Plaster sculpture of a man dressed in a Civil War military uniform; arms are broken off at mid-bicep.
At the end of the Civil War (1861–65) there was an effort to promote an American Renaissance and to beautify cities with civic monuments and public sculpture. Sculptors, including Randolph Rogers, were commissioned to produce memorials that addressed themes of war and slavery and to commemorate military heroes, from the common soldier to President Abraham Lincoln himself.
This plaster cast was likely a maquette for one of the soldiers that made up the Soldiers’ and Sailors’ Civil War monument in downtown Detroit.
This portrait painting shows a full-length, life-size figure of a man. He is standing on the top of a mountain against the background of a sky with dark clouds and a rocky mountain range. He is facing the viewer but his gaze is directed to the right. He is dressed in a French military uniform of the Napoleonic time period, including black leather riding boots, a sabre and a large black cloak that billows in the wind. He holds his hat in his hands. His uniform decorations and medals are shown in great detail.
Gérard painted this portrait of General Maximilien Foy after the death of the sitter, who was the painter's friend, in 1825. Maximilien Foy was a distinguished French general and statesman during the early 19th century. He served in several campaigns, including the Pennisular War and Waterloo, and was named a Baron by Napoleon in 1810. After the fall of the Empire, Foy retired to civilian life to write a history of the Pennisular War. He was elected to the Chamber of Deputies in 1819 where he became a popular orator. Gérard presented this painting to Foy's widow and refused payment for it.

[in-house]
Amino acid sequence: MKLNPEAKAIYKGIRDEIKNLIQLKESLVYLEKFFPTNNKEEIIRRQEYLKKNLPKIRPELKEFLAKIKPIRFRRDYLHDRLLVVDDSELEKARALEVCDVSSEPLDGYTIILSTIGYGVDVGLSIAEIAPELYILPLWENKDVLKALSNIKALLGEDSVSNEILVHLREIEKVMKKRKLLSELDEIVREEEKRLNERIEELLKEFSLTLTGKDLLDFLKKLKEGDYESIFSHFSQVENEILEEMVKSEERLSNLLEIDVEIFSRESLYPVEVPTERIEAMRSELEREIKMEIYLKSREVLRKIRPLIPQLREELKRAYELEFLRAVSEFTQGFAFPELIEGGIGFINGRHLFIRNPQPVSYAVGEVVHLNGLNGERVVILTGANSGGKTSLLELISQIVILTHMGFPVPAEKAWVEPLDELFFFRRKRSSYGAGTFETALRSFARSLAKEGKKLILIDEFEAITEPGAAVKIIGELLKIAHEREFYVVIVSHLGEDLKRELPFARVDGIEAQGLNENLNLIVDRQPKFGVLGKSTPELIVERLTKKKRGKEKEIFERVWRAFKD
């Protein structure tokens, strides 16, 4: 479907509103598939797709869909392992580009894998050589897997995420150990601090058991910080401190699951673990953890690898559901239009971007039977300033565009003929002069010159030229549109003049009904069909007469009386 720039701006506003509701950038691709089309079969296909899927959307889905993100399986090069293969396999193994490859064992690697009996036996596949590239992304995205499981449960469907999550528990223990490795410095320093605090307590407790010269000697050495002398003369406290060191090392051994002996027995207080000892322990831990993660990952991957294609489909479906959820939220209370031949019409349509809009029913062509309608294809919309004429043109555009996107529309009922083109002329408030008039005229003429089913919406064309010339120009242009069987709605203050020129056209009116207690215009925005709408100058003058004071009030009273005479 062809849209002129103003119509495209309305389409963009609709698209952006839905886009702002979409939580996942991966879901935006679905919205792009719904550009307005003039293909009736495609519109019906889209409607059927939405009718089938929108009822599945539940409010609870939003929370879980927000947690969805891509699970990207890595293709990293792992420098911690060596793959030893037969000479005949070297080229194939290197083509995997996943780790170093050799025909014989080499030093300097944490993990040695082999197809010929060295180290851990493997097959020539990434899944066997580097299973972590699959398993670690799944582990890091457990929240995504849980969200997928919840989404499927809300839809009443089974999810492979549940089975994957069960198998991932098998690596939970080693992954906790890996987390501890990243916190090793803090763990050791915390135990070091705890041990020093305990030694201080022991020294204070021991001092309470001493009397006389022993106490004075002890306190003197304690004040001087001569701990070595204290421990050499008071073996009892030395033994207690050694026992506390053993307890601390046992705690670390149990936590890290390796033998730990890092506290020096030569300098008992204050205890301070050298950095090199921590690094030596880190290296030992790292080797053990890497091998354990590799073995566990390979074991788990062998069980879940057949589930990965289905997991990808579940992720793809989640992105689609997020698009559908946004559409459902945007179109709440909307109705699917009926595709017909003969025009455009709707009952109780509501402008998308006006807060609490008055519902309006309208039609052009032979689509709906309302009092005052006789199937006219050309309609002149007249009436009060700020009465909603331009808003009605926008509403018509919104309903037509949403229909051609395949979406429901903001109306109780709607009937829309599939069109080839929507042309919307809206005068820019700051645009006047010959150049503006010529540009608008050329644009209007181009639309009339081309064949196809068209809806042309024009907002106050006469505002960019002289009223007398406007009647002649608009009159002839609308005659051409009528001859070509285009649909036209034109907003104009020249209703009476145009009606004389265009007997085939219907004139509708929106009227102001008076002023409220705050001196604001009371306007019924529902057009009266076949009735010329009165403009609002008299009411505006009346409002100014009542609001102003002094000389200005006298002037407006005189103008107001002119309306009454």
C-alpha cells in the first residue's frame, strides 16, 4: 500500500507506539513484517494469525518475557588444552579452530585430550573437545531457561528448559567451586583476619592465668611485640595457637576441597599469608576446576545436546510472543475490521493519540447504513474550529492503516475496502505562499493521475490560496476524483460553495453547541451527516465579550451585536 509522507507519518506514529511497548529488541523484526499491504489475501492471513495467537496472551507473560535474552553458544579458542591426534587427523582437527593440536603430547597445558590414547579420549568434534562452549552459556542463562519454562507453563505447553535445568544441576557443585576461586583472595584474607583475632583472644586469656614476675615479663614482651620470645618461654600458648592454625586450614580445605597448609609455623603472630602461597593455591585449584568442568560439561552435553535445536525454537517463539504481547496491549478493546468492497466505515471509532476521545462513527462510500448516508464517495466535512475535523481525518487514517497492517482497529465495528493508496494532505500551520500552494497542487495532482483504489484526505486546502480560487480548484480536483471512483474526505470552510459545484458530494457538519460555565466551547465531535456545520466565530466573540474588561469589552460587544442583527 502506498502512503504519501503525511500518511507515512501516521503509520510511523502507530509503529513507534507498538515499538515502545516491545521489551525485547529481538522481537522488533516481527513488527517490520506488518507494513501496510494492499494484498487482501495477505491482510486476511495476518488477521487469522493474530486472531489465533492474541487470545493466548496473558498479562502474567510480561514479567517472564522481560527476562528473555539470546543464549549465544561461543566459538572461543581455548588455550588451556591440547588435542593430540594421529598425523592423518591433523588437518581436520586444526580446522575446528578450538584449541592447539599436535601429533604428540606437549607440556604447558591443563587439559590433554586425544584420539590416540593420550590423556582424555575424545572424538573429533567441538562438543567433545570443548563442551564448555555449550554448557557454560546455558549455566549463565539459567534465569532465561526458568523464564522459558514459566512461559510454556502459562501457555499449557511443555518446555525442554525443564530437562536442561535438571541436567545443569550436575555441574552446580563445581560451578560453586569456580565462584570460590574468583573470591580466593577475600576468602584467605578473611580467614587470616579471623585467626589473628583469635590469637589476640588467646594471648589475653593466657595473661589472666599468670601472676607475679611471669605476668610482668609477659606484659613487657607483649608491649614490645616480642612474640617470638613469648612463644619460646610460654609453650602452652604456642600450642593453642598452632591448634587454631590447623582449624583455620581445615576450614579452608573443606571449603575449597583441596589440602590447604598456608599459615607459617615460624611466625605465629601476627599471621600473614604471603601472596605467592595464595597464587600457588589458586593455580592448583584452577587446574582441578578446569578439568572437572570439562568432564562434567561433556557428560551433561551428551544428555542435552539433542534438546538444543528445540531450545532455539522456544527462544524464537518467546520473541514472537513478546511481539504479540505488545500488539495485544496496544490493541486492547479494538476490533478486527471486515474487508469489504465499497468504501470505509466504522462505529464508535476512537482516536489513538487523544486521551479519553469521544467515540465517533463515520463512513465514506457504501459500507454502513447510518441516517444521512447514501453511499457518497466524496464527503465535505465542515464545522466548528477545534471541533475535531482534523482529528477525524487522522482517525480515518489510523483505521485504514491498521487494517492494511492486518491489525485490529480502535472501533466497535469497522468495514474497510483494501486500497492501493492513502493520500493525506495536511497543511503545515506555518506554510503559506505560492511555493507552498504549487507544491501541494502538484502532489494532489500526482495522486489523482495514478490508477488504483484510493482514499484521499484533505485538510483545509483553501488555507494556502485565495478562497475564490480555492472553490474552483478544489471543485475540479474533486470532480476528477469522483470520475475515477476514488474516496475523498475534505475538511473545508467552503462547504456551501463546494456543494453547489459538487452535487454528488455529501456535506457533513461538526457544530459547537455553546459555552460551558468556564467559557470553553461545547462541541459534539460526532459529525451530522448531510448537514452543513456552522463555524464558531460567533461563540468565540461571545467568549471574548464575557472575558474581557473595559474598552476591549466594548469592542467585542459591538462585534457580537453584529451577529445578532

A portrait of Captain Dreyfus: The bust of a man in uniform stands pivoted to the right. His expression is neutral and his likeness is painted with bold colors in a watercolor-like texture. Below the bust reads "Le Capitaine Dreyfus", or The Captain Dreyfus.
A portrait of a man in decorated uniform. The man faces the viewer directly, and is painted in bold colors with a watercolor-like effect. Beneath the portrait reads "Georges Picquart", who was an investigator on the Dreyfus trial.
This work in graphite and watercolor on off-white wove paper is vertically oriented. There are six male figures portrayed in the uniforms of éclaireurs, or scouts, of nineteenth century France. Only the second and third men from the left are colored in, the four others are graphite outlines. The men wear military jackets with belts, trousers, and black shoes with tall, white spats. Their hats have brass emblems and tipped up bills. The largest man who was been colored in has a blue sash over his gray uniform and holds a rifle at his side. There is a pale blue rectangular border around the men with the artist’s name in the bottom center.
Tissot depicts six male figures portrayed in the uniforms of éclaireurs, or scouts, of nineteenth century France. Tissot was born in Nantes, France, and moved to Paris in 1856. Although his first works were literary and historical, he started painting modern subjects in 1856, focusing on detail and costume (Les Éclaireurs de la Seine was painted ca. 1870-1871). Tissot was in Paris and helped defend Paris from the Germans during the Franco-Prussian War. These are likely portraits of people he knew and perhaps served with. He fled to England after the fall of the Commune in 1871, where he proceeded to paint portraits and was linked to the aesthetic movement. He lived with a mistress and muse until her death in 1882, when he returned to Paris. He converted to Catholicism three years later and mainly focused on ambitious religious themes.